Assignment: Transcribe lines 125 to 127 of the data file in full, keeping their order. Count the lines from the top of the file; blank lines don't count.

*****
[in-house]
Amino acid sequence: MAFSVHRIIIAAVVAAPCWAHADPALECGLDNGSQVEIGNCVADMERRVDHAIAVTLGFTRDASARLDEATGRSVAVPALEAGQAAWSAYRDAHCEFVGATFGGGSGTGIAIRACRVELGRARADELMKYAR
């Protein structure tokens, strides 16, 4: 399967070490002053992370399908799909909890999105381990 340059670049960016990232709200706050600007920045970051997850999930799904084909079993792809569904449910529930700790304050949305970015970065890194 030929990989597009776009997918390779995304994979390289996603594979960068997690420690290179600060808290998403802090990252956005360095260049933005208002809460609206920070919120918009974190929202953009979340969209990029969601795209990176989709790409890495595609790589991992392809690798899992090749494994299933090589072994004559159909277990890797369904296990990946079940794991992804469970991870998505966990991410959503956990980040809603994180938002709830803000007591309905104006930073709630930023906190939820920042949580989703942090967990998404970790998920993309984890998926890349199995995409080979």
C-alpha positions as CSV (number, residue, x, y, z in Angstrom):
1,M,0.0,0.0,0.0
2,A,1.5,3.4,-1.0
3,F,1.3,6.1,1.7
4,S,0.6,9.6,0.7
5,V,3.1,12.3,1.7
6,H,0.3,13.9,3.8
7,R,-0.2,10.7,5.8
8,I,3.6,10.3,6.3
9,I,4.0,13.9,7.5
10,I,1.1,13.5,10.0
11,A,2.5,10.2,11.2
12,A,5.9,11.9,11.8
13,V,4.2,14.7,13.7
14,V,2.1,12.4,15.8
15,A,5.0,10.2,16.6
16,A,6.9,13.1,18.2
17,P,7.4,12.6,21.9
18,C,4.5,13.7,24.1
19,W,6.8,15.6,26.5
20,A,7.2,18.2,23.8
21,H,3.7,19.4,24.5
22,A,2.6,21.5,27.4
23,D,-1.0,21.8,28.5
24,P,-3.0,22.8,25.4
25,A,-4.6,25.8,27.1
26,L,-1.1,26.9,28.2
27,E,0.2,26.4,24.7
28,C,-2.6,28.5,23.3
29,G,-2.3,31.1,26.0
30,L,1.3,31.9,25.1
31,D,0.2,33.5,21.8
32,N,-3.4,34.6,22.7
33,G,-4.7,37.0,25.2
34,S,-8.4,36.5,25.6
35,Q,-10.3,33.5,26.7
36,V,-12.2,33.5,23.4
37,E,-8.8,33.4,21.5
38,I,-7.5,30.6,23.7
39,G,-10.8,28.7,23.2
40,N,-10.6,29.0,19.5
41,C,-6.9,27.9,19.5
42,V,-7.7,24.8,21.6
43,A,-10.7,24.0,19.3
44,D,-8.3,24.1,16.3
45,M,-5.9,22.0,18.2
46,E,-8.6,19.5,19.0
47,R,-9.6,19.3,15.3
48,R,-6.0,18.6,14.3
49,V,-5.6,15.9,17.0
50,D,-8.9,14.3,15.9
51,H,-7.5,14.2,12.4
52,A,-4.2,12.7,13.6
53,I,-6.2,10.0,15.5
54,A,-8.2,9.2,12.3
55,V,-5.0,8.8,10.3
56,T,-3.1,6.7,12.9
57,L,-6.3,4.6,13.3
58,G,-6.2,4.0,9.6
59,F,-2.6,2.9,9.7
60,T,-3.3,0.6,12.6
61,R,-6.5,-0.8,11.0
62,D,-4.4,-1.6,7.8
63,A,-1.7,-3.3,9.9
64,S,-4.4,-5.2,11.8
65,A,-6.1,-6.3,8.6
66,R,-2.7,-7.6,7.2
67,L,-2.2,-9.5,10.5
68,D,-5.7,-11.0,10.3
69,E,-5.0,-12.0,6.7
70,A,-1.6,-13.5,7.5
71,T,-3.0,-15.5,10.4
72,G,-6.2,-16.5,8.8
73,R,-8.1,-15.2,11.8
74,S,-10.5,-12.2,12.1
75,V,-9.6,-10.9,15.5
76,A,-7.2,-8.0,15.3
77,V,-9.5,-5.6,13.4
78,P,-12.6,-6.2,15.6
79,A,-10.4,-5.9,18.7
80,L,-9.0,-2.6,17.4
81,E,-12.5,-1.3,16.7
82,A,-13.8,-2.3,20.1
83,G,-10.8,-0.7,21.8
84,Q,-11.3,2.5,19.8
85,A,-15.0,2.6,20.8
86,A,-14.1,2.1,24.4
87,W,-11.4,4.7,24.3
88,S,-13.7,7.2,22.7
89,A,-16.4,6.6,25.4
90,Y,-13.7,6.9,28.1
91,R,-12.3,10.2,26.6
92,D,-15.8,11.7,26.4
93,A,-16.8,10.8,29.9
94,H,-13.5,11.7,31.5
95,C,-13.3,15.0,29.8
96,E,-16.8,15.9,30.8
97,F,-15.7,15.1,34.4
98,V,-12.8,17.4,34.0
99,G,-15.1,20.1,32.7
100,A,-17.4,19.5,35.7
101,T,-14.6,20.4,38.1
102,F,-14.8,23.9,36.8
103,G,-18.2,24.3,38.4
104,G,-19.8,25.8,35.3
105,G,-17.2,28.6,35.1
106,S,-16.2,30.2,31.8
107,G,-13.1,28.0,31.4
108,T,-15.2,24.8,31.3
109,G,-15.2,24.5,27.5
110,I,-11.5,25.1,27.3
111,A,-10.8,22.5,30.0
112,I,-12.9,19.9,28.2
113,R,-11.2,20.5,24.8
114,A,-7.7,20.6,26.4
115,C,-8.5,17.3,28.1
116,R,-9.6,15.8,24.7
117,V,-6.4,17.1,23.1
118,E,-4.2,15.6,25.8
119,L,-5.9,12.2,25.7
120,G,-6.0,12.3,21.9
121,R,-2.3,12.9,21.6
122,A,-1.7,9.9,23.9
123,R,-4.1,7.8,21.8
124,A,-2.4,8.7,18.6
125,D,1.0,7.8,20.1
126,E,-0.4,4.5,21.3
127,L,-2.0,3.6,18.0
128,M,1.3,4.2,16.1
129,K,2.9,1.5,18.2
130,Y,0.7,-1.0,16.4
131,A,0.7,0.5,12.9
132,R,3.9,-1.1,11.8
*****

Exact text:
121,R,-2.3,12.9,21.6
122,A,-1.7,9.9,23.9
123,R,-4.1,7.8,21.8